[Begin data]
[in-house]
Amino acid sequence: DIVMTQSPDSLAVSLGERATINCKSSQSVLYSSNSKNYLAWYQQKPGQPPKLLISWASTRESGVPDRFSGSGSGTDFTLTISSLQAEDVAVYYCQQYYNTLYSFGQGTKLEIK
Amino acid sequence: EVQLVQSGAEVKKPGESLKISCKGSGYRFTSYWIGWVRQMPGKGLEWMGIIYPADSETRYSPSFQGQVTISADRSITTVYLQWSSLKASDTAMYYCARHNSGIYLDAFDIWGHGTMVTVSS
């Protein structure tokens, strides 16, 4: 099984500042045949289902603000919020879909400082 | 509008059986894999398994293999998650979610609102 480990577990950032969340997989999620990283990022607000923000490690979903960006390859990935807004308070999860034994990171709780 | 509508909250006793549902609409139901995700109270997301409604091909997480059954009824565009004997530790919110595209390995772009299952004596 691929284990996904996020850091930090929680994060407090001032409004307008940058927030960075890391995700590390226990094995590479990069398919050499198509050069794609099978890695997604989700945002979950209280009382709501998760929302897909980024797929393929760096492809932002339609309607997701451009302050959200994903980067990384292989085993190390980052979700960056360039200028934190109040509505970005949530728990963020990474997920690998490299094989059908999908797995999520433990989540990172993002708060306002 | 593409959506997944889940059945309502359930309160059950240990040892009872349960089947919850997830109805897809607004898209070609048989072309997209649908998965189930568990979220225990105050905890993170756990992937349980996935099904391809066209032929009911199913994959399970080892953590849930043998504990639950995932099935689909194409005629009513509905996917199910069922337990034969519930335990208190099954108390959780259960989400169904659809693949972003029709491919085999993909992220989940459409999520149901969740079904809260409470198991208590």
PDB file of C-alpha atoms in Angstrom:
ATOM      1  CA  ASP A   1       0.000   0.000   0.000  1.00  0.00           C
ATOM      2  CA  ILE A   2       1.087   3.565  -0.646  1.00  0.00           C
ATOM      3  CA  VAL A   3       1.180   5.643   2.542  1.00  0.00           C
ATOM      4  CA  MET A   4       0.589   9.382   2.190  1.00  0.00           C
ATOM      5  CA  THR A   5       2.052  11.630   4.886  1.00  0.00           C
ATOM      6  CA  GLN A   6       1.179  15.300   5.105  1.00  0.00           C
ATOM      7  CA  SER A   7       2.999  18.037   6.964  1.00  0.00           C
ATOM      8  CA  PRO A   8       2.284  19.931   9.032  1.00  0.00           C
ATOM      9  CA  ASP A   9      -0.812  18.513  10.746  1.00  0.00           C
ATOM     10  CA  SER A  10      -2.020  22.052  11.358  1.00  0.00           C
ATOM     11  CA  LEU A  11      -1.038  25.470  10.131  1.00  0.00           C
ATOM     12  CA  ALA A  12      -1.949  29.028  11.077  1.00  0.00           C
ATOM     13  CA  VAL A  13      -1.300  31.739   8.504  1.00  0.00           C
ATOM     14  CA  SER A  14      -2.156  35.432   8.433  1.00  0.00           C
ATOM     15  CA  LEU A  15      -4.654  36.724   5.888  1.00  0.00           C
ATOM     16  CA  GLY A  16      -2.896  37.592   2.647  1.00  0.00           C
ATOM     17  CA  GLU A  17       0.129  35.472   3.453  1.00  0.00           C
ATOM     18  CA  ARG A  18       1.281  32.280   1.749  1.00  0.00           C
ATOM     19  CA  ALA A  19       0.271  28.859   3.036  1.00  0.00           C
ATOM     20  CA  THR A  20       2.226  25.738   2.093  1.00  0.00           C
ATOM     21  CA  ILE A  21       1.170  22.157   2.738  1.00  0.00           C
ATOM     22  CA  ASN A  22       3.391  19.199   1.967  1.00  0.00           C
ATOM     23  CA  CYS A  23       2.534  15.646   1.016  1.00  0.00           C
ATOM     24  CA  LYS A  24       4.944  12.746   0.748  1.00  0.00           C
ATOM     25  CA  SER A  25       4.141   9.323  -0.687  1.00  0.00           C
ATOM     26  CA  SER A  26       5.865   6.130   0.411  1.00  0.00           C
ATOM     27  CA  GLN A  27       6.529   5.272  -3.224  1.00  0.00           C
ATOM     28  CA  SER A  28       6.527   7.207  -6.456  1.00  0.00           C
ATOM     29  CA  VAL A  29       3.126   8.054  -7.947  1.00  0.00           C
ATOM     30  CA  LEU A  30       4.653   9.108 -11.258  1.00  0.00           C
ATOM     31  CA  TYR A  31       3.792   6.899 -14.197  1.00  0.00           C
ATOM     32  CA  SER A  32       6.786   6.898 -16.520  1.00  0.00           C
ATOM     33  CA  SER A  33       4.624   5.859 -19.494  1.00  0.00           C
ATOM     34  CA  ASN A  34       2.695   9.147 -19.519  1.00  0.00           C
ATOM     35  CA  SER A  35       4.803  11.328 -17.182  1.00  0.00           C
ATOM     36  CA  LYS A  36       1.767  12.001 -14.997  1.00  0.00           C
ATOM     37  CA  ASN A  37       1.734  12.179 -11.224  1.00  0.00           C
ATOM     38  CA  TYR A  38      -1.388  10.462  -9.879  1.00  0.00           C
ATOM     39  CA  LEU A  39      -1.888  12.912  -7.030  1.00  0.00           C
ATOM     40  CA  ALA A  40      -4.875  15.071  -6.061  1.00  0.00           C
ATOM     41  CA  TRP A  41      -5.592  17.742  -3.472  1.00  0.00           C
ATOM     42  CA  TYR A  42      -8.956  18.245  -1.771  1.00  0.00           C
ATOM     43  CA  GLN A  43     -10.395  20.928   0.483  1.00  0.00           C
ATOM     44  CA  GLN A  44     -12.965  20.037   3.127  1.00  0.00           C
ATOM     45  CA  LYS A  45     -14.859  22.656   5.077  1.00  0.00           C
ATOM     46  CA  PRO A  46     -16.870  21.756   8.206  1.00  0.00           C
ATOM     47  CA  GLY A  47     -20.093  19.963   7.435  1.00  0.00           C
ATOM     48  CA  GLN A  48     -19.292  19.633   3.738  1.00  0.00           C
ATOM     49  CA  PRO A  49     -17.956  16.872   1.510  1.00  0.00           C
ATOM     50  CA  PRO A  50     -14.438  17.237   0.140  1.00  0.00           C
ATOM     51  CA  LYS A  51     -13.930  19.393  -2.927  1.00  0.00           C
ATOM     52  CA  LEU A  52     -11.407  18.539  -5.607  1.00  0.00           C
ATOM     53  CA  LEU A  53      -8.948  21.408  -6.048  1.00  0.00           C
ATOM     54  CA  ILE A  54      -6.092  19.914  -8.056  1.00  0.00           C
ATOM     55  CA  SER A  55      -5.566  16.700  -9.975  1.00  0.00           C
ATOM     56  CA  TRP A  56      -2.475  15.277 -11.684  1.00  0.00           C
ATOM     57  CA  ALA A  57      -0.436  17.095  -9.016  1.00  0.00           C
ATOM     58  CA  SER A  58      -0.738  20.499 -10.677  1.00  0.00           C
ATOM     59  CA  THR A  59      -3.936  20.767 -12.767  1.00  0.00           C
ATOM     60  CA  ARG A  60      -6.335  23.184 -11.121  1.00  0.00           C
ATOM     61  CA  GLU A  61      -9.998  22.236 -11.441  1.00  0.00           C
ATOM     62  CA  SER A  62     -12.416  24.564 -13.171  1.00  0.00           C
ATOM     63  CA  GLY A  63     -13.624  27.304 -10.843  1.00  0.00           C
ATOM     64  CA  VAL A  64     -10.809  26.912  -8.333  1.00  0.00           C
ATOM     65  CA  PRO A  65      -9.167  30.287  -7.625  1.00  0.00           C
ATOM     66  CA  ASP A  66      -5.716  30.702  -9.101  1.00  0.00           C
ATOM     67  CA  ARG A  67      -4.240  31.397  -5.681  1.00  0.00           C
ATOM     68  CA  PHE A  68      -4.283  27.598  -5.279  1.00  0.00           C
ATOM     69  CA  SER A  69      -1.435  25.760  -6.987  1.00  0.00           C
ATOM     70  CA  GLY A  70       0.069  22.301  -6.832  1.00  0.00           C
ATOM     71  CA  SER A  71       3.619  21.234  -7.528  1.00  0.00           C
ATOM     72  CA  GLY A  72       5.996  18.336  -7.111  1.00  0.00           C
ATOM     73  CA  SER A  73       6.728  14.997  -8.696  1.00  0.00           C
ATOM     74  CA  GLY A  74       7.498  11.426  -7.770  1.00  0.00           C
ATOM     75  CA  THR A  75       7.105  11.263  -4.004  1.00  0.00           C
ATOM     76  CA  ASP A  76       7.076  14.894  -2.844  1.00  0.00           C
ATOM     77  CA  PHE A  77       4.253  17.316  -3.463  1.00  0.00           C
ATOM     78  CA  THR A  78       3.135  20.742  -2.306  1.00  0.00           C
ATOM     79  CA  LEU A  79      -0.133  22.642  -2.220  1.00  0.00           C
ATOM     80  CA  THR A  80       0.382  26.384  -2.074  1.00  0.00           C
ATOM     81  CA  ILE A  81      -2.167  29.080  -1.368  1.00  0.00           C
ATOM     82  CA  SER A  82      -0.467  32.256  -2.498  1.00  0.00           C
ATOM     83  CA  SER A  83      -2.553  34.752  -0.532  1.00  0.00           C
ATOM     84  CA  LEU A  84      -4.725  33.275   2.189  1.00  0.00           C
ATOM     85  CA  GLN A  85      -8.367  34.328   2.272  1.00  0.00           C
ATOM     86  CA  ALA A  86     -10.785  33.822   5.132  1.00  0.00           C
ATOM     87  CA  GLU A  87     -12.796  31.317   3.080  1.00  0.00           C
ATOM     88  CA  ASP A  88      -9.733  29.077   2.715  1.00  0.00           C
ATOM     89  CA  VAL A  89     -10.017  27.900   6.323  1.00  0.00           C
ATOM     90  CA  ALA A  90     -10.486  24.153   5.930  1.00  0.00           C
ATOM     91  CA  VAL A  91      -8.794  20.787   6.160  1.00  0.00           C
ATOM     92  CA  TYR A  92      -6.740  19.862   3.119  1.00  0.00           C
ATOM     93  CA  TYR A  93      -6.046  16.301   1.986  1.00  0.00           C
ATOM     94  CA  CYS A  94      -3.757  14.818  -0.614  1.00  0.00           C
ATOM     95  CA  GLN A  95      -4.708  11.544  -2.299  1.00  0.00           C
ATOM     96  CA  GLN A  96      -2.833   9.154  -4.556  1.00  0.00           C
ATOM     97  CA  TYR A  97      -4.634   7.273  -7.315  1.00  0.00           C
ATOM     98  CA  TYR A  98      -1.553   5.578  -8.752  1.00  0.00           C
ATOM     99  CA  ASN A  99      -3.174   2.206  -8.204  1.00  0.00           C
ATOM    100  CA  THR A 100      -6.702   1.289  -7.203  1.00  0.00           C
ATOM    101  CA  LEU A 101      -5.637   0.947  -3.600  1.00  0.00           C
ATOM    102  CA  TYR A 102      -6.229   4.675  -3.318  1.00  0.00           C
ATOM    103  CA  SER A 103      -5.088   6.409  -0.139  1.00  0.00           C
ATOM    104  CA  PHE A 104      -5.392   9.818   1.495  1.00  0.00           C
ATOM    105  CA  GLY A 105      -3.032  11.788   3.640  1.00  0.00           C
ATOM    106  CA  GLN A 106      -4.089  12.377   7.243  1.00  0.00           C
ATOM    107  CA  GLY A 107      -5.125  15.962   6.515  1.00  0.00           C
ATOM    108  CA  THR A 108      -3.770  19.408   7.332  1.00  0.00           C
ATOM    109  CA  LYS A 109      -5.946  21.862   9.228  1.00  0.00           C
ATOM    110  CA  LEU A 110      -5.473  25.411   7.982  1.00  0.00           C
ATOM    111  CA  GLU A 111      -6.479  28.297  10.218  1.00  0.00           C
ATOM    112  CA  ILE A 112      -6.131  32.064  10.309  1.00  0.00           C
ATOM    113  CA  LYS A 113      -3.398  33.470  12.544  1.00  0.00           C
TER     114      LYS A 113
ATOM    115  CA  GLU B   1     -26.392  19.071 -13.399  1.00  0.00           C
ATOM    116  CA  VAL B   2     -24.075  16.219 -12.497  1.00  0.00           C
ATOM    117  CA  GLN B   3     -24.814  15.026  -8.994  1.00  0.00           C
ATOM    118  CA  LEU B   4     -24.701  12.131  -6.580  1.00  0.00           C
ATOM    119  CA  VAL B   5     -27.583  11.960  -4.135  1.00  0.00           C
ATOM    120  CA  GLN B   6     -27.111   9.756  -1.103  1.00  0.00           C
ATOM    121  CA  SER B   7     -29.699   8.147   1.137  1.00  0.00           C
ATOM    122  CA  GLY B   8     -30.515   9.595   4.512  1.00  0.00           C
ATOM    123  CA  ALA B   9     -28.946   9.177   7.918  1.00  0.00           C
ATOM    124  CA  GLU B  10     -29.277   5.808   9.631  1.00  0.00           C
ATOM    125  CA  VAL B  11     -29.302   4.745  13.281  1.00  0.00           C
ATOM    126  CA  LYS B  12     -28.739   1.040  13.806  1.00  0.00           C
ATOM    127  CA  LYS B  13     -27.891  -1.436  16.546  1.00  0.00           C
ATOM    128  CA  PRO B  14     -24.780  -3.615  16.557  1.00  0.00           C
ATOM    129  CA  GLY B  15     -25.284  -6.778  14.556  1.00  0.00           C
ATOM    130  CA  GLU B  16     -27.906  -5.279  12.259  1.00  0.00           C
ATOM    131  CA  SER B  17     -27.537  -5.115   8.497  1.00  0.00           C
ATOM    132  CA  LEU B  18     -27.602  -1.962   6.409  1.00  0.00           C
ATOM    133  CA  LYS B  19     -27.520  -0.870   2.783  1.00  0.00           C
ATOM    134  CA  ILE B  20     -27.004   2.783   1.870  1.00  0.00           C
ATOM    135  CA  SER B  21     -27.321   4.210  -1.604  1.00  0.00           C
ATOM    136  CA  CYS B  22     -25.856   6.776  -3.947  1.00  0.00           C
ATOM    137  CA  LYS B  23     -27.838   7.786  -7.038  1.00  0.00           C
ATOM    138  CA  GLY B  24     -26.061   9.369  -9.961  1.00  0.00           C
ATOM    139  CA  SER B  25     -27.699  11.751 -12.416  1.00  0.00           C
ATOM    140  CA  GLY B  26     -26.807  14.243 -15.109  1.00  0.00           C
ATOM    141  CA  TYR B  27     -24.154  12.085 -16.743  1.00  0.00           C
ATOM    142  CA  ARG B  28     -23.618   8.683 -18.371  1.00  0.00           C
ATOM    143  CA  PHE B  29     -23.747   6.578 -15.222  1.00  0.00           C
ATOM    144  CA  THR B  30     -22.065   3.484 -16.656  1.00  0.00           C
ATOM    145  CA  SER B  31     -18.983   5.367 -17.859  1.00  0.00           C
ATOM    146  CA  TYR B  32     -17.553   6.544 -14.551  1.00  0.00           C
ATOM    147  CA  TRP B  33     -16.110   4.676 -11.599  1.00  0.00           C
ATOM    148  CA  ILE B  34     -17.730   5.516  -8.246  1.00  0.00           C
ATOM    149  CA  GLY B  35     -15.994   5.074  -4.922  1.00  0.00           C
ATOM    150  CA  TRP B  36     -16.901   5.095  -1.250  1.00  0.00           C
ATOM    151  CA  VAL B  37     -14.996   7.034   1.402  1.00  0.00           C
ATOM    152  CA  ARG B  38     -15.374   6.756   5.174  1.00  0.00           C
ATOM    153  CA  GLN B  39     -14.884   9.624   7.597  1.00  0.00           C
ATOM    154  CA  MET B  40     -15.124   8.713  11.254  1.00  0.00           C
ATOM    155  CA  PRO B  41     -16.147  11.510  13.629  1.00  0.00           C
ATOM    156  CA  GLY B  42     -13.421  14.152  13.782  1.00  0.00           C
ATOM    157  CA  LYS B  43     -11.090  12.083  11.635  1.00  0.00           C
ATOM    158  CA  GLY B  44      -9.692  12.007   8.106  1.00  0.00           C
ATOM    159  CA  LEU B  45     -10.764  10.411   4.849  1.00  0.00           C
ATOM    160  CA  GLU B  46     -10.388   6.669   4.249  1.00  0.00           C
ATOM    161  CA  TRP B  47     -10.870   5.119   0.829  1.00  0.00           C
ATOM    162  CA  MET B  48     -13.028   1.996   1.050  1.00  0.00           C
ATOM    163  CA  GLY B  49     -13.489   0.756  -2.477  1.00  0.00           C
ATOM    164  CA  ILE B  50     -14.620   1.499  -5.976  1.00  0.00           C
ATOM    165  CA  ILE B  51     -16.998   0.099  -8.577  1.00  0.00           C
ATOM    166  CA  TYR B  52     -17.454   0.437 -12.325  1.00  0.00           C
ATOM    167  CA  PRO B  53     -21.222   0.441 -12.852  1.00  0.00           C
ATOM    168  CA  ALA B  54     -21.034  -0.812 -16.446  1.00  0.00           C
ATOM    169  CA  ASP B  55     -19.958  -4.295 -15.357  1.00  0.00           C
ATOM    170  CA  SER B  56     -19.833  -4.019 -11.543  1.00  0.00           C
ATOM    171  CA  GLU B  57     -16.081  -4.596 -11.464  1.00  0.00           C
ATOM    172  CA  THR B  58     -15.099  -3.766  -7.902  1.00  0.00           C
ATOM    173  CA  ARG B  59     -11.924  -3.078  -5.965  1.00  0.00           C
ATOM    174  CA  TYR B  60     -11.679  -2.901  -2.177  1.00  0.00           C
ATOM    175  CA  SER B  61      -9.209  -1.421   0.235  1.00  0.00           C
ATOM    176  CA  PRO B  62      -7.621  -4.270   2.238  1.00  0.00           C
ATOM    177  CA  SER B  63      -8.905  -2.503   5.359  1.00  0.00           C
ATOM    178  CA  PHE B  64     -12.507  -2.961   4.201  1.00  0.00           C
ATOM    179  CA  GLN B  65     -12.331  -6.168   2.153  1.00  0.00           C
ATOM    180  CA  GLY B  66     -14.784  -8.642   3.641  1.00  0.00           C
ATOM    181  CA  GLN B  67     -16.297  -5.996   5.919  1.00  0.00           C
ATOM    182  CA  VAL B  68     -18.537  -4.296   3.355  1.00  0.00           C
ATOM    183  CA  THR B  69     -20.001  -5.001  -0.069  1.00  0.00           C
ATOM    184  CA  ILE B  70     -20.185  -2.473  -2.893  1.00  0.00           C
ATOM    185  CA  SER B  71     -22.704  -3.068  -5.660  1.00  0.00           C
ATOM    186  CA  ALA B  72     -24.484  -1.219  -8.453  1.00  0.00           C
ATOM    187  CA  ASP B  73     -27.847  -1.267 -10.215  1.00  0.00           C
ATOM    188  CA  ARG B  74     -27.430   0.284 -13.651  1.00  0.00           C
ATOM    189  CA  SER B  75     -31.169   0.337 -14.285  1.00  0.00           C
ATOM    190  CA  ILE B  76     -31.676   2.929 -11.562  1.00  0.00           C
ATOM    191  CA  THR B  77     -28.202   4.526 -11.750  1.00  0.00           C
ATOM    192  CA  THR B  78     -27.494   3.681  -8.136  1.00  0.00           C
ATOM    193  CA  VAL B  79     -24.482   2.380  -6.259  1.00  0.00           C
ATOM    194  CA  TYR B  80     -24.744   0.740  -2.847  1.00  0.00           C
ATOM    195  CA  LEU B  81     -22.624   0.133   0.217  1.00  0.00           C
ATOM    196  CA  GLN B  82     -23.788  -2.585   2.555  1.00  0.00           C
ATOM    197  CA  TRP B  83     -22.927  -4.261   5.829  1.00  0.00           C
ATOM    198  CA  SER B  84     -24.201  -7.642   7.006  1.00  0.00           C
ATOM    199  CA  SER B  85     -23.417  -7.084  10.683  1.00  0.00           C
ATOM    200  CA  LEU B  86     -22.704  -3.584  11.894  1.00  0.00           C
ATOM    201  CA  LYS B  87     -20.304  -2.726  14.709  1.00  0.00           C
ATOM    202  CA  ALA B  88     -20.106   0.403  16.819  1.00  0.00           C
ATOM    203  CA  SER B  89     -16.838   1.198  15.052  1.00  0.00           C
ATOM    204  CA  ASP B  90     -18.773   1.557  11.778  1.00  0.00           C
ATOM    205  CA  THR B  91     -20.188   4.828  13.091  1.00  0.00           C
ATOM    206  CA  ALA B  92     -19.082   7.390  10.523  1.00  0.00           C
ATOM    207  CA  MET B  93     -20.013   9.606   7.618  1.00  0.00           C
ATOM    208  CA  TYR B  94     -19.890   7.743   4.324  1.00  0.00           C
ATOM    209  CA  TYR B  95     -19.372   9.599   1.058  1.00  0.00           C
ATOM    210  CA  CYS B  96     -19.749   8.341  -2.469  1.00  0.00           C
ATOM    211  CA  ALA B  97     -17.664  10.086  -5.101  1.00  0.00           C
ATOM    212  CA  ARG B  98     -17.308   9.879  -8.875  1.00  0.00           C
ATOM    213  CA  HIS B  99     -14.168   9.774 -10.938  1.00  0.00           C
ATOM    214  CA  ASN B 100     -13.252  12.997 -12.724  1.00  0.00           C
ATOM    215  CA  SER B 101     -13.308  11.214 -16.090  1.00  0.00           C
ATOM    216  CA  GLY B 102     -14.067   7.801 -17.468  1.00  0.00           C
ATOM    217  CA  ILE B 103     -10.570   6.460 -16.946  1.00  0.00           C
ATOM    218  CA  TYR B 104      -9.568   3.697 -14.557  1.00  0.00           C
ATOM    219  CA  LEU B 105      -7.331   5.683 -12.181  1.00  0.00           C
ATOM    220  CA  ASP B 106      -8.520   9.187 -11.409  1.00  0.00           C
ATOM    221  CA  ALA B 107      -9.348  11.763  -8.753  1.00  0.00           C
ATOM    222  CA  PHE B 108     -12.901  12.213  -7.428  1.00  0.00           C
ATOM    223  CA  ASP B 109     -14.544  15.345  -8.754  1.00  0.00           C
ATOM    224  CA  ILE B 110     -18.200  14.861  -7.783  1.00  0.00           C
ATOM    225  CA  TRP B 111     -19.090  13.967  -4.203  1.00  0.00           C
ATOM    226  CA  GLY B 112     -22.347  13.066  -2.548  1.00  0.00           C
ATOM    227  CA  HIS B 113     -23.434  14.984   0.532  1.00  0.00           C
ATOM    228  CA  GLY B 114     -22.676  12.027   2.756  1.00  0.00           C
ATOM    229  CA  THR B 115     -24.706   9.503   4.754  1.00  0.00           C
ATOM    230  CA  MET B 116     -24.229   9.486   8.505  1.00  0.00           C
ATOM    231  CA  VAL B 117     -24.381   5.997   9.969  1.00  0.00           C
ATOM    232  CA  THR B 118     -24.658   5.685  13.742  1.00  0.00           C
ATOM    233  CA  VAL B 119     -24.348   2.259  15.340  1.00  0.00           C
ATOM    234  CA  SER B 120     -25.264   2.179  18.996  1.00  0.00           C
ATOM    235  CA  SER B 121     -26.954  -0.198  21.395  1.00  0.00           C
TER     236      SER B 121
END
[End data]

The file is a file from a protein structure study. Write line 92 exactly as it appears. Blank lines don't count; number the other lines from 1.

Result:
ATOM     87  CA  GLU A  87     -12.796  31.317   3.080  1.00  0.00           C